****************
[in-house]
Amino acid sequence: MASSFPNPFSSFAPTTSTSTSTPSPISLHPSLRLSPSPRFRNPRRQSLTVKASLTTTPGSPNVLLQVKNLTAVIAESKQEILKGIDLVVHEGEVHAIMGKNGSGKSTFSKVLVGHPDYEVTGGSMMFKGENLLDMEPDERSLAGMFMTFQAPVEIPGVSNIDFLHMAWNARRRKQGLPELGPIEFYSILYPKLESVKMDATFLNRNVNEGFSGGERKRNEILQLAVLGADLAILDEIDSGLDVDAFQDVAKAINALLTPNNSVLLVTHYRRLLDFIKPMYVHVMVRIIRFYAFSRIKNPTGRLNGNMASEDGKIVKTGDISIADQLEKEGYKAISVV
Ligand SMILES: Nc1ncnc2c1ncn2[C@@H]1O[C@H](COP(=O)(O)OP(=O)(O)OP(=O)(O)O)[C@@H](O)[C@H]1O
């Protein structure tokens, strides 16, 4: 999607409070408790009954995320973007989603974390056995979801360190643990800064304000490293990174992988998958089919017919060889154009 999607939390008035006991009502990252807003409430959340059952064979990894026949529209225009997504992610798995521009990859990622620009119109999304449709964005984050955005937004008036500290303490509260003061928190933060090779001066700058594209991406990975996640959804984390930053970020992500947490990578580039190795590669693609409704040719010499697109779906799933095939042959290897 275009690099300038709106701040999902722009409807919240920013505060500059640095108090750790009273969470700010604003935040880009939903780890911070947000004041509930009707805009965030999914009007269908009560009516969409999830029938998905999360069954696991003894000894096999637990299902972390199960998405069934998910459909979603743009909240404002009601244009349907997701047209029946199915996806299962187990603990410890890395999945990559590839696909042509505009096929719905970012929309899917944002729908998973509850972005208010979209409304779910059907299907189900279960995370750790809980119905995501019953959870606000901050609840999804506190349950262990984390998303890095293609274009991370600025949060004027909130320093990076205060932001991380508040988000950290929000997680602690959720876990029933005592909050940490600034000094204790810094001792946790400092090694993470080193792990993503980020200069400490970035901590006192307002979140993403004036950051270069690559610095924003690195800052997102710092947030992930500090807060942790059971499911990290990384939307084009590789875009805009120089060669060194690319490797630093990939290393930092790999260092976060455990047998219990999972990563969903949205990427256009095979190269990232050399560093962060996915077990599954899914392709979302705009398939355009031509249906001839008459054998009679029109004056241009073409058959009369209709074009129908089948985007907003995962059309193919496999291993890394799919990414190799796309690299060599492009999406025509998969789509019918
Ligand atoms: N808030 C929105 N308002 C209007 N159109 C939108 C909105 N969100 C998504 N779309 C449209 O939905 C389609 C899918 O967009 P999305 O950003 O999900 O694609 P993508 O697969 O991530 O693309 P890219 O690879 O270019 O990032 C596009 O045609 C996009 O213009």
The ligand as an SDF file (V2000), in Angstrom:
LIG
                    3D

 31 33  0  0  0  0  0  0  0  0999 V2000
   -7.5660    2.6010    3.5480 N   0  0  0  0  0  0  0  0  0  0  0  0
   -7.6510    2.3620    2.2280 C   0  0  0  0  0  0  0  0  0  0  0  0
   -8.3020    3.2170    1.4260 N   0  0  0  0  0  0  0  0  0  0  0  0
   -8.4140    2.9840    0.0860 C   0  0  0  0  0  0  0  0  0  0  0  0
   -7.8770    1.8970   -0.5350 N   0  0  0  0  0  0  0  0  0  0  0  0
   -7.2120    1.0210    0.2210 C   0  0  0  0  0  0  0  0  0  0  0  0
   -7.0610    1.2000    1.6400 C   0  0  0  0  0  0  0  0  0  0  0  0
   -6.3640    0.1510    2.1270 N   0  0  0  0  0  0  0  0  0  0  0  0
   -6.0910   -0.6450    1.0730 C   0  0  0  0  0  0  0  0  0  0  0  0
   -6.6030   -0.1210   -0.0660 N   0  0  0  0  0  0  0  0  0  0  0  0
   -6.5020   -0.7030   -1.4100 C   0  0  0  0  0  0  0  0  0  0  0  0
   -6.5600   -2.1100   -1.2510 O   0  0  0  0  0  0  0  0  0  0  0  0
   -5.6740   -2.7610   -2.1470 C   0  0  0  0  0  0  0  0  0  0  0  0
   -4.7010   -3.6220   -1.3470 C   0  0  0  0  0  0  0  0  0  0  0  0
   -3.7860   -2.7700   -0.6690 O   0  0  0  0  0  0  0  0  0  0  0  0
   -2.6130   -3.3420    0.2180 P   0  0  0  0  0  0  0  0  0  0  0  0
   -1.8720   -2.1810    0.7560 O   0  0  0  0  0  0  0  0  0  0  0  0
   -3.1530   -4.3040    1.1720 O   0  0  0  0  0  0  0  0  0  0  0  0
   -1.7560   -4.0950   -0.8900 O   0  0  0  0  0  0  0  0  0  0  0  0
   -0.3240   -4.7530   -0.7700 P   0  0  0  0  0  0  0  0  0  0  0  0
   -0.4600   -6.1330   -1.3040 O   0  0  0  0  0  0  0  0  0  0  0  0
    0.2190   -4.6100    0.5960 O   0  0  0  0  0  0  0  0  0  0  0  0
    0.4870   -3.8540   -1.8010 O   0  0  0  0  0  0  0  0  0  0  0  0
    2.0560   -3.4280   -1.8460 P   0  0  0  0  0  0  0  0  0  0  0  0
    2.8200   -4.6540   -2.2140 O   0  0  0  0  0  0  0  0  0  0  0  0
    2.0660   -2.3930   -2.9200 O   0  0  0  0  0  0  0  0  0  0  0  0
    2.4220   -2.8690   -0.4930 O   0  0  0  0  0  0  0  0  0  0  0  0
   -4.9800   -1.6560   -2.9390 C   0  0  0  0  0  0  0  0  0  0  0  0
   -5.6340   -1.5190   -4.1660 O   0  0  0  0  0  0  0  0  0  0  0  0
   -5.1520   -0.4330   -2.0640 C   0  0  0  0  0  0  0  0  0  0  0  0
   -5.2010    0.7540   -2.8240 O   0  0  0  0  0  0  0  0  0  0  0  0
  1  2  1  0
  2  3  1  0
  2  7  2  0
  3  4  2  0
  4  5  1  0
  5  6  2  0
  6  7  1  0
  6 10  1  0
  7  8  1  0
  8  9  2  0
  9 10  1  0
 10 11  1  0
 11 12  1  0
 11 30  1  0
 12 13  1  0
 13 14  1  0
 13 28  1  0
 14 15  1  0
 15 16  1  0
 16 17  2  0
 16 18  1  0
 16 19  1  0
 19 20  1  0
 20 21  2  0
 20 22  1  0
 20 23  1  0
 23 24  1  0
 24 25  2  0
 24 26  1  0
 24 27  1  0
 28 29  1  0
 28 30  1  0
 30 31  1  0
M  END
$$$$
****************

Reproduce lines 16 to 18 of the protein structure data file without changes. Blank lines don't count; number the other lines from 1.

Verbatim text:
   -7.0610    1.2000    1.6400 C   0  0  0  0  0  0  0  0  0  0  0  0
   -6.3640    0.1510    2.1270 N   0  0  0  0  0  0  0  0  0  0  0  0
   -6.0910   -0.6450    1.0730 C   0  0  0  0  0  0  0  0  0  0  0  0